The ability of a weight estimation system to contribute to the accuracy of downstream processes needs to be considered. This refers to how it can improve the accuracy of drug dosing by how well the system integrates with a drug dosing guide. The best example (in a good way) is an App that can generate an accurate estimate of weight which is automatically used for drug dosing calculations with limited further user input. The worst system is one in which there is no integration at all, such as parental estimates of weight or age-based formulas. Colour-coded systems and other length-based tapes with precalculated drug doses fall in the middle.

 

Having identified the most appropriate weight estimation system for your setting, the next step is to use it optimally. There are valid arguments about ensuring the system is maximally usable, with a low cognitive load, but there is no system that is completely cognitively neutral. However, complexity during emergencies is the reason that emergency medicine specialists exist. Our training and learning need to prepare us to practise effectively during emergencies and the fact that treatment takes place during an emergency should not excuse a diminished quality of care. These circumstances should not excuse potentially harmful practices. 

 

Last year, I cycled the Cape Town Cycle Tour in South Africa. It is a 108 km route winding through some of the iconic passes in the area. My training for the event consisted of running a 5 km course several times a week for the few months before the event. I finished the cycle race but didn’t do particularly well, which was not too surprising, really. This year, I trained by doing a lot of cycling and, despite adverse weather conditions during the race, I did a lot better than last year. Again, not particularly surprising. The relevance of this story is that appropriate training is important, not just any training!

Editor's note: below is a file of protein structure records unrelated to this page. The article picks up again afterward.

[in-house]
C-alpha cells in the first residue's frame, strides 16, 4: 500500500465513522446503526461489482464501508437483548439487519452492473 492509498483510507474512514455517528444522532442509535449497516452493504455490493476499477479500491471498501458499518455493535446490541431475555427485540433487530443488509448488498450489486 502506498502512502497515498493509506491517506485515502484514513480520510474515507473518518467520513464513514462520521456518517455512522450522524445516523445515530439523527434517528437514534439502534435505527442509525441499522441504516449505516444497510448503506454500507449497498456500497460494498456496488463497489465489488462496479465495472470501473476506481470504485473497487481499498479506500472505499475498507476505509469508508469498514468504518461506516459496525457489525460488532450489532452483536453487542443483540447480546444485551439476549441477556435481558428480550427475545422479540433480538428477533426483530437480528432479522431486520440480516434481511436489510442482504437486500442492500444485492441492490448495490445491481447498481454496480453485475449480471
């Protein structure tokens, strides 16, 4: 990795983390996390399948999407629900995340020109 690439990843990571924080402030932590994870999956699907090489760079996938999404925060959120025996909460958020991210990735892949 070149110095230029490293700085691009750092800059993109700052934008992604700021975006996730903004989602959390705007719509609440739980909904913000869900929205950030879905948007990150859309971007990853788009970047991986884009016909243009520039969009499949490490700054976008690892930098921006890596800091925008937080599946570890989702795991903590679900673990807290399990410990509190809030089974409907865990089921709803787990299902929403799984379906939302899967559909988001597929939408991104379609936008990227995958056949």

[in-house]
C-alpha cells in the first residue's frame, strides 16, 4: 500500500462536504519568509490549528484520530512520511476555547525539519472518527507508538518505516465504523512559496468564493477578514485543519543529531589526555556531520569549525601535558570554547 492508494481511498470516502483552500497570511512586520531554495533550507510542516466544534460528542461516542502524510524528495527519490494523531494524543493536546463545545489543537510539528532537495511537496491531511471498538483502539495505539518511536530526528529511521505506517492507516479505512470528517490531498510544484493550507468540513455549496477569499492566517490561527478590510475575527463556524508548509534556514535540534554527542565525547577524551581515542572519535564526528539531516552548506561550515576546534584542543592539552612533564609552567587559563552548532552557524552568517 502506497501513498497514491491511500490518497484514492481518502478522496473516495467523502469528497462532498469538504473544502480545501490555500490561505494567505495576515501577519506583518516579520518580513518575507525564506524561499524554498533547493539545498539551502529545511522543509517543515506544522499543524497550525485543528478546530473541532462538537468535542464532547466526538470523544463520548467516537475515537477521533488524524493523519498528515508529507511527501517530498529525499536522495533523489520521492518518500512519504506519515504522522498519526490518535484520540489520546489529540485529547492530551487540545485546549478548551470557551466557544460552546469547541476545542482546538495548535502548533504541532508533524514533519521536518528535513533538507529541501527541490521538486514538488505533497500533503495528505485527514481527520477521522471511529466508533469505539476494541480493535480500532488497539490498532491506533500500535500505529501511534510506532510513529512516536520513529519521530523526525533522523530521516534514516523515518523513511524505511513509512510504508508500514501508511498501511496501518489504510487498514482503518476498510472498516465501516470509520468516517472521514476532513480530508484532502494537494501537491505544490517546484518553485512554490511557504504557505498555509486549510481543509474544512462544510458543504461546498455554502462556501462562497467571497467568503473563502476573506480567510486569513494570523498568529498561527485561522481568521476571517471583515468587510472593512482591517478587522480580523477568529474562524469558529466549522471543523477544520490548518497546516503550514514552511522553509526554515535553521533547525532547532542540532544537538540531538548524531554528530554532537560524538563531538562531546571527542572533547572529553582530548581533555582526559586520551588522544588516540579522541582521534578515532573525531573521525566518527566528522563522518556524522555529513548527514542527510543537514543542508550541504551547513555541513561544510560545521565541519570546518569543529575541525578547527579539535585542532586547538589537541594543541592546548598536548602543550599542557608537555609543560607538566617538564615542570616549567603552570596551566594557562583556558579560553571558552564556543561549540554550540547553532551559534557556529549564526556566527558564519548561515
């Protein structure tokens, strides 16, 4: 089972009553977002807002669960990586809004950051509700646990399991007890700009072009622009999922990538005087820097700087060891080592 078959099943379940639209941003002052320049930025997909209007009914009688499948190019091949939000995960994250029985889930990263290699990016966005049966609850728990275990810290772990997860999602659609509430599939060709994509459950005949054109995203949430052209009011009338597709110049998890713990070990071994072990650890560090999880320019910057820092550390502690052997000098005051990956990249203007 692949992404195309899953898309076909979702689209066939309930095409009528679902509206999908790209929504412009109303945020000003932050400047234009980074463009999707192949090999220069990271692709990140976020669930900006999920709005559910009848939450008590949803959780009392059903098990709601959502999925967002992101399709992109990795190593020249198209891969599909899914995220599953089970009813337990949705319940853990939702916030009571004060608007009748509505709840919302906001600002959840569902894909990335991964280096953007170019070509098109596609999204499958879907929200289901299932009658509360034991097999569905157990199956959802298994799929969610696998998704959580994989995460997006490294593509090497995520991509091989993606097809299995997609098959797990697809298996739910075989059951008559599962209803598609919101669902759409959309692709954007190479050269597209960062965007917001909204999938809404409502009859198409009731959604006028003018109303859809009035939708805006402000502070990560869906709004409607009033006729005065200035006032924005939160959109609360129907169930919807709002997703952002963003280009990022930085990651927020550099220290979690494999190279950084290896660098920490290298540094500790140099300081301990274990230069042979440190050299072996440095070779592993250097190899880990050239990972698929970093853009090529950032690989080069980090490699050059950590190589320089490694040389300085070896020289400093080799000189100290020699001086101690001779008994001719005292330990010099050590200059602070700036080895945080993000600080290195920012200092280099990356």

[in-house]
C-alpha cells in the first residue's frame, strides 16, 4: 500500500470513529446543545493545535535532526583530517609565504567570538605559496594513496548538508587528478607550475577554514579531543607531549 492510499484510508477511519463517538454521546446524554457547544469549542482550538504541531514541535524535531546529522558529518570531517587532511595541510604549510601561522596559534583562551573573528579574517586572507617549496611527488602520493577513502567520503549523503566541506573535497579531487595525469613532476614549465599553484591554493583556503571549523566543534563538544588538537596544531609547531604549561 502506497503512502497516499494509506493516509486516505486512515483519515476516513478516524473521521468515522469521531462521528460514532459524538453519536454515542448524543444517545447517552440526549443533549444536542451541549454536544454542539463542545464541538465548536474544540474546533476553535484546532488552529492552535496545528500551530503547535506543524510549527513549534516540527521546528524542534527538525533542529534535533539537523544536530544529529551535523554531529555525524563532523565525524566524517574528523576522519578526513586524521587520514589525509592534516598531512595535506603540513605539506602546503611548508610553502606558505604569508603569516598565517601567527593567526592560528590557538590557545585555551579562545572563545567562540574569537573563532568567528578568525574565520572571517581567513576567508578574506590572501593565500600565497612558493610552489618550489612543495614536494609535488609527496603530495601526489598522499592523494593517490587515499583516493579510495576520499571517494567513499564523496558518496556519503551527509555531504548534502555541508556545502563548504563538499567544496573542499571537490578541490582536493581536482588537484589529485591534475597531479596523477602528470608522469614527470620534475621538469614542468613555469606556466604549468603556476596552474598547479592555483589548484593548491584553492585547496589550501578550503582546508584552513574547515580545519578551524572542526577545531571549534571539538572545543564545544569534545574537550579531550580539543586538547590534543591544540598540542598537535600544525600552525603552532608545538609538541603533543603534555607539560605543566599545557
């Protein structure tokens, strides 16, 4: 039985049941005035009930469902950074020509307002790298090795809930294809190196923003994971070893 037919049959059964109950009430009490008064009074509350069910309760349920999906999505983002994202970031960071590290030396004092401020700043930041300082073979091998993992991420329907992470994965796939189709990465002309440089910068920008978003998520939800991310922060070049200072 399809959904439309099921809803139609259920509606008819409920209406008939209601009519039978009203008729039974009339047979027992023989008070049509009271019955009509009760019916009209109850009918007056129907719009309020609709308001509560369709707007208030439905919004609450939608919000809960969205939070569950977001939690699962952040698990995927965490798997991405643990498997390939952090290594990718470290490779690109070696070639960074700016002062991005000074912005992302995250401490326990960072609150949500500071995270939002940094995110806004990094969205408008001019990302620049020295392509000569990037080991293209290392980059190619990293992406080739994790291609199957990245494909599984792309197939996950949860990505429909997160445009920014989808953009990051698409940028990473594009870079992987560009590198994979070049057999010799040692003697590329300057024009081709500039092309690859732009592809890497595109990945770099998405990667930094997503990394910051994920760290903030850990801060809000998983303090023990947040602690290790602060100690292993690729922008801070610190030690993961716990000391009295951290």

Let’s assume for a moment that the direct laryngoscopy (DL) vs. video laryngoscopy (VL) debate is over and VL is clearly superior (which it is, right?). VL is perhaps slightly more complex to use than DL. Would we then say that we shouldn’t use it, or would we say that we need to be trained appropriately and practise until we are competent?

 

It is self-evident that we need to train appropriately for the tools that we use. Often the problem is more becoming aware of this, rather than implementing it. Incorporating weight estimation training and drug administration into routine paediatric simulation exercises will go a long way towards improving paediatric patient safety.

In summary

  1. Weight estimation systems must be evaluated according to their accuracy, usability and ability to be integrated with a drug dosing guide.
  2. The cumulative medication errors resulting from weight estimation errors and drug preparation and administration can be significant and have a high potential to cause patient harm.